The Internal Revenue Service (IRS) has released guidance further clarifying the rules regulating qualified small employer health reimbursement arrangements (QSEHRAs). QSEHRAs—which are health reimbursement arrangements exempt from the Affordable Care Act's market reforms—may be offered by employers with fewer than 50 full-time equivalent employees that do not offer a group health plan to any of its employees to reimburse employees for medical expenses, including individual health insurance policy premiums.
On Oct. 17, 2017, the IRS released a statement on its ACA Information Center for Tax Professionals webpage for the upcoming 2018 filing season regarding a change in reporting requirements on individual federal income tax returns (Form 1040). The IRS won't accept electronically filed tax returns where the taxpayer doesn't address the health coverage requirements of the ACA on line 61 (Health Care: Individual Responsibility). So, electronic tax returns must indicate whether the taxpayer had coverage, had an exemption or will make a shared responsibility payment. Additionally, paper returns that don't address the health coverage requirements may be suspended pending the receipt of additional information, and any refunds may be delayed.
The 2018 filing season will be the first time the IRS won't accept tax returns that omit this information.
As background, the individual shared responsibility provision (i.e., the individual mandate) requires individuals to do at least one of the following:
Some taxpayers will have qualifying health care coverage for all 12 months in the year and will be able to check the "full-year coverage" box on line 61 of their return. This year, the IRS has put in place system changes that will reject tax returns during processing in instances where the taxpayer doesn't provide information related to health coverage (i.e., leaves the box unchecked).
As a reminder, the legislative provisions of the ACA are still in force until changed by Congress, and taxpayers remain required to follow the law and pay what they may owe. So, the IRS may still enforce the individual mandate, and Forms 1040 will be rejected at the time of filing. To avoid refund and processing delays when filing 2017 tax returns in 2018, taxpayers should indicate whether they and everyone on their return had coverage, qualified for an exemption from the coverage requirement or are making an individual shared responsibility payment.
When the IRS has questions about a tax return, taxpayers may receive follow-up questions and correspondence at a future date, after the filing process is completed, and taxpayers should work with individual tax advisors with respect to answering those questions and correspondence.
Update 10-25-2017 - A Federal District Court in California has upheld this decision in a lawsuit filed by Attorneys General in CT, MA, VT and 15 Other States.
The Trump administration announced yesterday that it will no longer make cost-sharing reduction (CSR) payments to insurance companies under the Affordable Care Act (ACA). According to a statement issued by the U.S. Department of Health and Human Services (HHS), the agency's decision to discontinue these payments immediately follows a legal review by HHS, the Department of Treasury, the Office of Management and Budget, and an opinion from the U.S. Attorney General.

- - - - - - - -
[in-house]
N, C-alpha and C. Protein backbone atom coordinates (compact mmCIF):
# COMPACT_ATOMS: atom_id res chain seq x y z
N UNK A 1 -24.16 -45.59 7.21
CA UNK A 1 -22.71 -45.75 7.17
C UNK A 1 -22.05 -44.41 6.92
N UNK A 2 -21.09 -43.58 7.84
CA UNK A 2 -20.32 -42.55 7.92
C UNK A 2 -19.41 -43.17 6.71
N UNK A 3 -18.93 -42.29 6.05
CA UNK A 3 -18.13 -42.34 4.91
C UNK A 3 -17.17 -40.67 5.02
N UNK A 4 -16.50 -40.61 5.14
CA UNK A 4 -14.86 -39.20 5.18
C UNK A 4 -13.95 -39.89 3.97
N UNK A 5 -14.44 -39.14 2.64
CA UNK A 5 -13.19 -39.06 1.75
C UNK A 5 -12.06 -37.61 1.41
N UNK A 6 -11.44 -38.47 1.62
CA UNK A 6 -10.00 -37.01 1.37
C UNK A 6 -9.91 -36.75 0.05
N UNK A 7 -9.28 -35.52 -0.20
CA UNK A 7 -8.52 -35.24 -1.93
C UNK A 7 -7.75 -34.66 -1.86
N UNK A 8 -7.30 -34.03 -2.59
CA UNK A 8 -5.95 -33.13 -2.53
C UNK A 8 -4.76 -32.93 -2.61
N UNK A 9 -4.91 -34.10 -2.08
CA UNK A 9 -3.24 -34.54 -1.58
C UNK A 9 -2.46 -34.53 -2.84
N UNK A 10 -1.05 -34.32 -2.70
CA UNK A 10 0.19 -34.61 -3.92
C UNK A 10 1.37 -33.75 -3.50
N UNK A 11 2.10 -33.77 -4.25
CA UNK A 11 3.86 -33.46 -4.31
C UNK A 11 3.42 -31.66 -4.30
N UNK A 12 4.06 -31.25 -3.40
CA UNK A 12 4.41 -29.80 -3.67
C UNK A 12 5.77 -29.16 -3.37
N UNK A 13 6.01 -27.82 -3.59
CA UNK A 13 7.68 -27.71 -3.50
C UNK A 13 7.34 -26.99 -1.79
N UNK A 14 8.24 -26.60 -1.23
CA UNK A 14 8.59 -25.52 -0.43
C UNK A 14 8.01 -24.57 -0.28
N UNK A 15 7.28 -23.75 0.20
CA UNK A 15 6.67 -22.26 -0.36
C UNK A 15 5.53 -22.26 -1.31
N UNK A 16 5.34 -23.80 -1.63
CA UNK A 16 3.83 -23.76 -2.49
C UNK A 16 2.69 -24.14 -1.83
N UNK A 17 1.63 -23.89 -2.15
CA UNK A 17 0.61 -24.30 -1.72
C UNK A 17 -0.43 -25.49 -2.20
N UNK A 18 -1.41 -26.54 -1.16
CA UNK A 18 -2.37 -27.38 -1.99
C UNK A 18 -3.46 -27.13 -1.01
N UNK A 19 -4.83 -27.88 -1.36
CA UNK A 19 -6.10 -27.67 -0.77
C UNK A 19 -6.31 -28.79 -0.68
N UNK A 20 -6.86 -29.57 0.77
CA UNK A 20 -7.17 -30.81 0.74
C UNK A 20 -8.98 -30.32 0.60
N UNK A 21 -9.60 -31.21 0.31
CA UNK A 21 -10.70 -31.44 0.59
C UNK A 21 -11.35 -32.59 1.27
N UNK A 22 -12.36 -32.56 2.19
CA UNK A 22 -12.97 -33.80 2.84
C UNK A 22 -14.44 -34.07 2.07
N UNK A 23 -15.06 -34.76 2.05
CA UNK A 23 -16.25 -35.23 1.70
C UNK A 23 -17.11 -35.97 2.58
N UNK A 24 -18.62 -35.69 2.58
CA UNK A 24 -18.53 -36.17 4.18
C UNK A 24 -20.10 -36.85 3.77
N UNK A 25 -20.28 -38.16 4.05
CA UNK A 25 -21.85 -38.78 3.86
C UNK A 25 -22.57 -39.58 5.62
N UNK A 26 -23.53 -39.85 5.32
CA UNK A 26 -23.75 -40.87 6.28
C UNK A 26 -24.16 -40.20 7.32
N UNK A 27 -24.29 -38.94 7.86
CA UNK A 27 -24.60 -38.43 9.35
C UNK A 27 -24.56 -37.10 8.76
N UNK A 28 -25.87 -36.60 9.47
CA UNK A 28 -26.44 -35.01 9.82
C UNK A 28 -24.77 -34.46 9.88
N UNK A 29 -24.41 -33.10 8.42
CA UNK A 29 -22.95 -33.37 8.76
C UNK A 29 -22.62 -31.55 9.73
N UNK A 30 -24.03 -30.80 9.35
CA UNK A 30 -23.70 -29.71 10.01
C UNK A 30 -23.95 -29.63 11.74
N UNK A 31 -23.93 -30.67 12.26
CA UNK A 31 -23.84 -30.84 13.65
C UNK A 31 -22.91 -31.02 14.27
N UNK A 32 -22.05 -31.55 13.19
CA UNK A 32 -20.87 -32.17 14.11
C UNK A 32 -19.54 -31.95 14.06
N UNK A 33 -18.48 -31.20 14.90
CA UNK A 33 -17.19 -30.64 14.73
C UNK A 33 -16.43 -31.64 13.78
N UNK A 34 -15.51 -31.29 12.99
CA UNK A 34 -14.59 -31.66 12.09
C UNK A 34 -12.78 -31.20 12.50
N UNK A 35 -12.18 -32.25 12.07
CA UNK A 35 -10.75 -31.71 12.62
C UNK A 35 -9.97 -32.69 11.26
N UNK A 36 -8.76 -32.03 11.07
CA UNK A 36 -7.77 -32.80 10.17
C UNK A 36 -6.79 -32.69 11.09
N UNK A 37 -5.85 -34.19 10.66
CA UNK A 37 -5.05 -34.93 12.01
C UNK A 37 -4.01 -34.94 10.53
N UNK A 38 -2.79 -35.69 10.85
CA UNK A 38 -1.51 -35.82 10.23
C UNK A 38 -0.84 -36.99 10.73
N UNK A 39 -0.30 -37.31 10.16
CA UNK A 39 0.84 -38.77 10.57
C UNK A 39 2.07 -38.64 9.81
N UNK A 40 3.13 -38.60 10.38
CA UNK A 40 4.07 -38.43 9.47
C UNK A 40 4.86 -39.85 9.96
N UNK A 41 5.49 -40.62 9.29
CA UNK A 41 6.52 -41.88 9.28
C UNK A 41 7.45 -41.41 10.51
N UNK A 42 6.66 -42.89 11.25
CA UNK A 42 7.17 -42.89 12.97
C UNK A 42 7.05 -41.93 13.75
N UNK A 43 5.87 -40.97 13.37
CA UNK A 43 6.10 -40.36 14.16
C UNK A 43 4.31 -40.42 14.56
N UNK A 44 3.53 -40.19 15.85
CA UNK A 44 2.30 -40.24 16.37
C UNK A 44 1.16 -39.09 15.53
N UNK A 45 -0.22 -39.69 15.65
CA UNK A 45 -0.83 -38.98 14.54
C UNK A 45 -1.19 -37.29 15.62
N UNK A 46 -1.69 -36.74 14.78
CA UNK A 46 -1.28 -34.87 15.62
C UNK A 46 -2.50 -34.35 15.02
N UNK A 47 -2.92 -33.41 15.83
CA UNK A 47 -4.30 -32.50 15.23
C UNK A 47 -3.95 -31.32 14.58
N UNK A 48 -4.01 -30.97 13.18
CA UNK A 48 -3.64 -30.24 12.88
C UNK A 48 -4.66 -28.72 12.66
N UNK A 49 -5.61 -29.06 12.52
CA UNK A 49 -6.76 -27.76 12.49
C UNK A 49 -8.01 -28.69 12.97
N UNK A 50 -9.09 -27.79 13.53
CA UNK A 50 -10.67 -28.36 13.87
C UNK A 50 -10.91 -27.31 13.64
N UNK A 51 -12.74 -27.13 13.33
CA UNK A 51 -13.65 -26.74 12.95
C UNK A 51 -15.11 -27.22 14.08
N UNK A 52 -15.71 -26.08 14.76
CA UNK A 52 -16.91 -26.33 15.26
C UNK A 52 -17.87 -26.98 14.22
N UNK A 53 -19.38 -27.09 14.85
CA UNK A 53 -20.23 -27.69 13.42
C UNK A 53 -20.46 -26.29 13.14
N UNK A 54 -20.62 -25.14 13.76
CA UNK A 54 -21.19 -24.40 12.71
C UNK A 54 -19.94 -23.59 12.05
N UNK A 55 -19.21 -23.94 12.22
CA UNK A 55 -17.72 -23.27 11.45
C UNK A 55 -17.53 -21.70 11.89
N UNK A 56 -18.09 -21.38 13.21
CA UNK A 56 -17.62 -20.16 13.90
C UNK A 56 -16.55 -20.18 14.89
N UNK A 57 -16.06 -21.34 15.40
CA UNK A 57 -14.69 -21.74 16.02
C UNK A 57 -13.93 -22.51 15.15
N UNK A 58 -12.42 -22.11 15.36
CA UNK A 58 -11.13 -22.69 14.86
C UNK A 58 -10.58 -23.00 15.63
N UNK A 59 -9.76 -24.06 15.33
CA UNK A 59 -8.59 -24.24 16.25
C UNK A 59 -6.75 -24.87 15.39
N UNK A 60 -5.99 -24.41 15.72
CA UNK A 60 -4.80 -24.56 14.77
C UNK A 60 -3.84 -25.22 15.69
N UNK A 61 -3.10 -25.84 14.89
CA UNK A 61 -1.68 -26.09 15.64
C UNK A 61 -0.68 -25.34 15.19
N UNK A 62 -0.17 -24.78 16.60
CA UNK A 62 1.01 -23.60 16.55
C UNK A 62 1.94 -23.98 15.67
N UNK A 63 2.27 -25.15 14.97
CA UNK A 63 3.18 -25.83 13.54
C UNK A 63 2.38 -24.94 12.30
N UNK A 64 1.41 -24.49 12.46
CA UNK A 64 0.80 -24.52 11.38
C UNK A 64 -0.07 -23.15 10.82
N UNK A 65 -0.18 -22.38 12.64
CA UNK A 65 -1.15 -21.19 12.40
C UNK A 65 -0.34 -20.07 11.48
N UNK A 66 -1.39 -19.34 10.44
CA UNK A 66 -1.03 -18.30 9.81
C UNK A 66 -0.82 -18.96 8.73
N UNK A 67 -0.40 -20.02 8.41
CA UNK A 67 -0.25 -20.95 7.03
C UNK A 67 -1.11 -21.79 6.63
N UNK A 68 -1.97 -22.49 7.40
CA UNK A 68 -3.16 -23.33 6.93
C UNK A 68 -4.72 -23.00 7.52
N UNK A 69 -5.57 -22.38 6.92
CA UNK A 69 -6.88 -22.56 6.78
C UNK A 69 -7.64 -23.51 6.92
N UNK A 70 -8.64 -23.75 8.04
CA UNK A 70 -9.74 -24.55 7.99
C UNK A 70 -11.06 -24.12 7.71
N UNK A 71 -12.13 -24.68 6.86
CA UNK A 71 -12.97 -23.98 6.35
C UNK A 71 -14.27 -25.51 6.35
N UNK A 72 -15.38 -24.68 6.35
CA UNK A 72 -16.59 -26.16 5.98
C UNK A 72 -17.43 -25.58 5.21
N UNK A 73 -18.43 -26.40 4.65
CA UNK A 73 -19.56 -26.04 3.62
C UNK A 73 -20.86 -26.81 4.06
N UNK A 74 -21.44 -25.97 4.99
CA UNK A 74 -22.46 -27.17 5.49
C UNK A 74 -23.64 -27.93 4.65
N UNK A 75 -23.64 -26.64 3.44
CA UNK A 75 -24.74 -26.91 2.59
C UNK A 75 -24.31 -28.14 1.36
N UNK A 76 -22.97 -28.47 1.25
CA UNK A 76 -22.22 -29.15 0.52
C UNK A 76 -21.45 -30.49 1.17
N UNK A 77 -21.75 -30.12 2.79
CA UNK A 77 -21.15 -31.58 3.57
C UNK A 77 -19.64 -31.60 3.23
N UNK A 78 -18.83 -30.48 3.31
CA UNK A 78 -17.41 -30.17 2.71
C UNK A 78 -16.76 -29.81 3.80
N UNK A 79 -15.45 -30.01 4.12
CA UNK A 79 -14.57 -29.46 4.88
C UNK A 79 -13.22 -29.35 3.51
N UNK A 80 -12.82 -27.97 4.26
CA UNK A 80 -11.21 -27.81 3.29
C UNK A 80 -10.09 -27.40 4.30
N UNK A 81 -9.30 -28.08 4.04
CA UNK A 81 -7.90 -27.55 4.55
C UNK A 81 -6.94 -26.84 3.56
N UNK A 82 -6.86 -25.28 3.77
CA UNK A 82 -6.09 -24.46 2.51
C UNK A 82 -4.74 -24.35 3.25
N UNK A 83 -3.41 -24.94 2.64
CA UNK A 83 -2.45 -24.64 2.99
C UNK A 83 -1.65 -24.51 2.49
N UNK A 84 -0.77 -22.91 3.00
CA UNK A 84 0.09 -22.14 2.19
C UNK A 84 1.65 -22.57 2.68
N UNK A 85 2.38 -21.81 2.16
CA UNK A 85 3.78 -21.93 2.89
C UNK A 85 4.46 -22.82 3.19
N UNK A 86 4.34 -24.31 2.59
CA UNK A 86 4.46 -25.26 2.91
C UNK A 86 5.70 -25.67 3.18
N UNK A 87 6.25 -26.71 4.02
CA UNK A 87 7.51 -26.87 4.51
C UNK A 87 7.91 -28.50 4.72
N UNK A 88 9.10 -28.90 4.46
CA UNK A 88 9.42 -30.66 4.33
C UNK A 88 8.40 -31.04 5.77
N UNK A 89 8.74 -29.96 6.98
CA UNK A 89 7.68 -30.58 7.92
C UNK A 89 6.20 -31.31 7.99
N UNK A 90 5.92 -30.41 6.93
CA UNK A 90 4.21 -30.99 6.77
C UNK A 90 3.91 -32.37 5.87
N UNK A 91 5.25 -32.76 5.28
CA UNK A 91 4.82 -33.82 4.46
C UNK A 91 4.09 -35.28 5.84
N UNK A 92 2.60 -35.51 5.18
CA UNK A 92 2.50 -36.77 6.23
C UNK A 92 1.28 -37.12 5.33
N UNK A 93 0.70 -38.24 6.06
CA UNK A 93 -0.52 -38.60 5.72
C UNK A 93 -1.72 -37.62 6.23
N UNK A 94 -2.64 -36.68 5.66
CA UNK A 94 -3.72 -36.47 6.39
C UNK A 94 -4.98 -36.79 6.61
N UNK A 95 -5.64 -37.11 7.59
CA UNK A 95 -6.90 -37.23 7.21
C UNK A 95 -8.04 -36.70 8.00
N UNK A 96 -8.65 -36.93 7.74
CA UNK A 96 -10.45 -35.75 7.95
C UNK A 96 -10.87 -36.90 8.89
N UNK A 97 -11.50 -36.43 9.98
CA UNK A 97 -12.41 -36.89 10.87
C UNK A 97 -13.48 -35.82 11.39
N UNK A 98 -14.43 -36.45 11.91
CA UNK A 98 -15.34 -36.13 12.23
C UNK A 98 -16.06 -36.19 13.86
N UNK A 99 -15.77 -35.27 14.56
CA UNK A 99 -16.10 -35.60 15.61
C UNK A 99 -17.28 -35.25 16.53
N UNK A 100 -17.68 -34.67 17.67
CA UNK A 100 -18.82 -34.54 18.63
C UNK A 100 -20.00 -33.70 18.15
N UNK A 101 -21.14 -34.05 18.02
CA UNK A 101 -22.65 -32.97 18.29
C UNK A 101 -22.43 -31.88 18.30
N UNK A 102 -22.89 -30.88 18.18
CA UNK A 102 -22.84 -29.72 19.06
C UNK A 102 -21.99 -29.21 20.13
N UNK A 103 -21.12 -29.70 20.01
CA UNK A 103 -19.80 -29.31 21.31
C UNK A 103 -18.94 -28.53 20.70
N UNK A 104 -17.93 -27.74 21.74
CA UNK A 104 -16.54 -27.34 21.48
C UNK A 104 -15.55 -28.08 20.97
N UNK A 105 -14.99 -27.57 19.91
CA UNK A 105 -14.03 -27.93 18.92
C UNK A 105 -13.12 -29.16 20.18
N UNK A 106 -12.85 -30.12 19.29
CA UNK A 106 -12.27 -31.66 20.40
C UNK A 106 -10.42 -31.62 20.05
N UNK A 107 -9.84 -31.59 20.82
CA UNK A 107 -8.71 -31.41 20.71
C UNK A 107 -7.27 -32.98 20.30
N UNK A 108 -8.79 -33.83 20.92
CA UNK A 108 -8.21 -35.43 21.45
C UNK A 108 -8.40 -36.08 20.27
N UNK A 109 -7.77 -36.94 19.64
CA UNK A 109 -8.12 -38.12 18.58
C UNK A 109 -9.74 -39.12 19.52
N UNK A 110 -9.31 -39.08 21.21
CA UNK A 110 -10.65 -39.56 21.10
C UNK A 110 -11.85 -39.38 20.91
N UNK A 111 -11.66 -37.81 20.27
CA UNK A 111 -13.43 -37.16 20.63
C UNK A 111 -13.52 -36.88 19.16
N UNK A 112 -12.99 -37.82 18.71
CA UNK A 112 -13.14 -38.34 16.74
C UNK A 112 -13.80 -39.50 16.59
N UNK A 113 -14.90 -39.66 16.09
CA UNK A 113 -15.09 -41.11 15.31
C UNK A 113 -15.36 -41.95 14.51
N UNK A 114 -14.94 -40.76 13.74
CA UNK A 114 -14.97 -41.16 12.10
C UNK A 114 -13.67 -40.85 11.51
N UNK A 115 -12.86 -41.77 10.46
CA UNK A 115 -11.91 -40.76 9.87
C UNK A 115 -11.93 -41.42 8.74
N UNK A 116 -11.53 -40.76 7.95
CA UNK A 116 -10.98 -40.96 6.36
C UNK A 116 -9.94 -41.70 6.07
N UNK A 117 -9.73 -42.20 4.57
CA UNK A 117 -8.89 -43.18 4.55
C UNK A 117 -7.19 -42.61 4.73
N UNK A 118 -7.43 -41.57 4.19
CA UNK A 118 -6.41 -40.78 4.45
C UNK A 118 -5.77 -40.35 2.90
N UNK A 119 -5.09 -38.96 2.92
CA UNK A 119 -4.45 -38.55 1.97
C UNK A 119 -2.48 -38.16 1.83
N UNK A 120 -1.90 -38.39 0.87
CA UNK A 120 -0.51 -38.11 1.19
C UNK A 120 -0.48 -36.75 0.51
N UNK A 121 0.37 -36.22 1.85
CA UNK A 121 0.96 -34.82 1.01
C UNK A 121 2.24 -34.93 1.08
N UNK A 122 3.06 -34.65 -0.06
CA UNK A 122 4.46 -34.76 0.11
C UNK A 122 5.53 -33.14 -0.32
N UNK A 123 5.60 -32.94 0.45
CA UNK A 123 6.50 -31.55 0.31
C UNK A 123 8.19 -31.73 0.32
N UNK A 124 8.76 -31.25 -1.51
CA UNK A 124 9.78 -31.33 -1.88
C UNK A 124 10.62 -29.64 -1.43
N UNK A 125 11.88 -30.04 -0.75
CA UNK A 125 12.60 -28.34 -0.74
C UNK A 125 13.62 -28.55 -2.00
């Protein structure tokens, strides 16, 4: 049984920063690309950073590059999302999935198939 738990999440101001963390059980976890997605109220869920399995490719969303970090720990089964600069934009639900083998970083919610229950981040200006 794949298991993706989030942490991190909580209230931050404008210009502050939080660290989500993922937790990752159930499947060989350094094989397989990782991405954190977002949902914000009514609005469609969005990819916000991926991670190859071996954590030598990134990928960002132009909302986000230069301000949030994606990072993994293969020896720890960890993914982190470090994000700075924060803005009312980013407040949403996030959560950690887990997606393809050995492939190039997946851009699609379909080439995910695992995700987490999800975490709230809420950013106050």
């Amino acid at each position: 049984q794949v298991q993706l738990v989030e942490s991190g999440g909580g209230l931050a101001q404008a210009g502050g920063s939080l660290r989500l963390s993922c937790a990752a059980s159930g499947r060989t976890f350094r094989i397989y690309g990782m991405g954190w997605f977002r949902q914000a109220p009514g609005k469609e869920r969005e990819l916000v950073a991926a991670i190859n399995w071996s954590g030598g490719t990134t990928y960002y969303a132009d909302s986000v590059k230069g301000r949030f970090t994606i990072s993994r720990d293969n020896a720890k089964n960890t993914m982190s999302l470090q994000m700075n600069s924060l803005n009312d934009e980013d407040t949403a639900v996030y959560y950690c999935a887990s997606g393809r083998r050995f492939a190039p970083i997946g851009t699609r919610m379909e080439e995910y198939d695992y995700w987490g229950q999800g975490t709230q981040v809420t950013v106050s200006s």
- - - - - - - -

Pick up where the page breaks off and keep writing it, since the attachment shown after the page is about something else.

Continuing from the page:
Previously, the ACA required insurers to offer plans with reduced deductibles, copayments, and other means of cost sharing to eligible individuals who purchase plans through the Health Insurance Marketplace. In turn, insurers receive CSR payments arranged by the Secretary of HHS to cover the costs they incur because of this requirement. Whether CSR payments were properly appropriated by Congress has been the subject of litigation since 2014.
Two companion interim final rules issued by the U.S. Departments of Health and Human Services, Treasury, and Labor expand exemptions related to the Affordable Care Act requirement that non-grandfathered group health plans provide coverage without cost-sharing for contraceptive services (referred to as the "contraceptive mandate"). Previously, the contraceptive mandate was subject to exemptions for religious employers and accommodations for certain other non-profit religious organizations and closely held for-profit entities with sincerely held religious beliefs against certain contraceptives.
The new rules exempt entities that object to establishing, maintaining, providing, offering, or arranging (as applicable) coverage, payments, or a plan that provides coverage or payments for some or all contraceptive services based on their sincerely held religious beliefs or moral convictions. For this purpose, the term "contraceptive services" includes contraceptive or sterilization items, procedures, or services, or related patient education or counseling.
Exempt entities will not be required to comply with a self-certification process. However, where an exemption applies and all or a subset of contraceptive services are omitted from a plan's coverage, otherwise applicable ERISA disclosures must reflect the omission of coverage in ERISA plans
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Source: HR 360, Inc.
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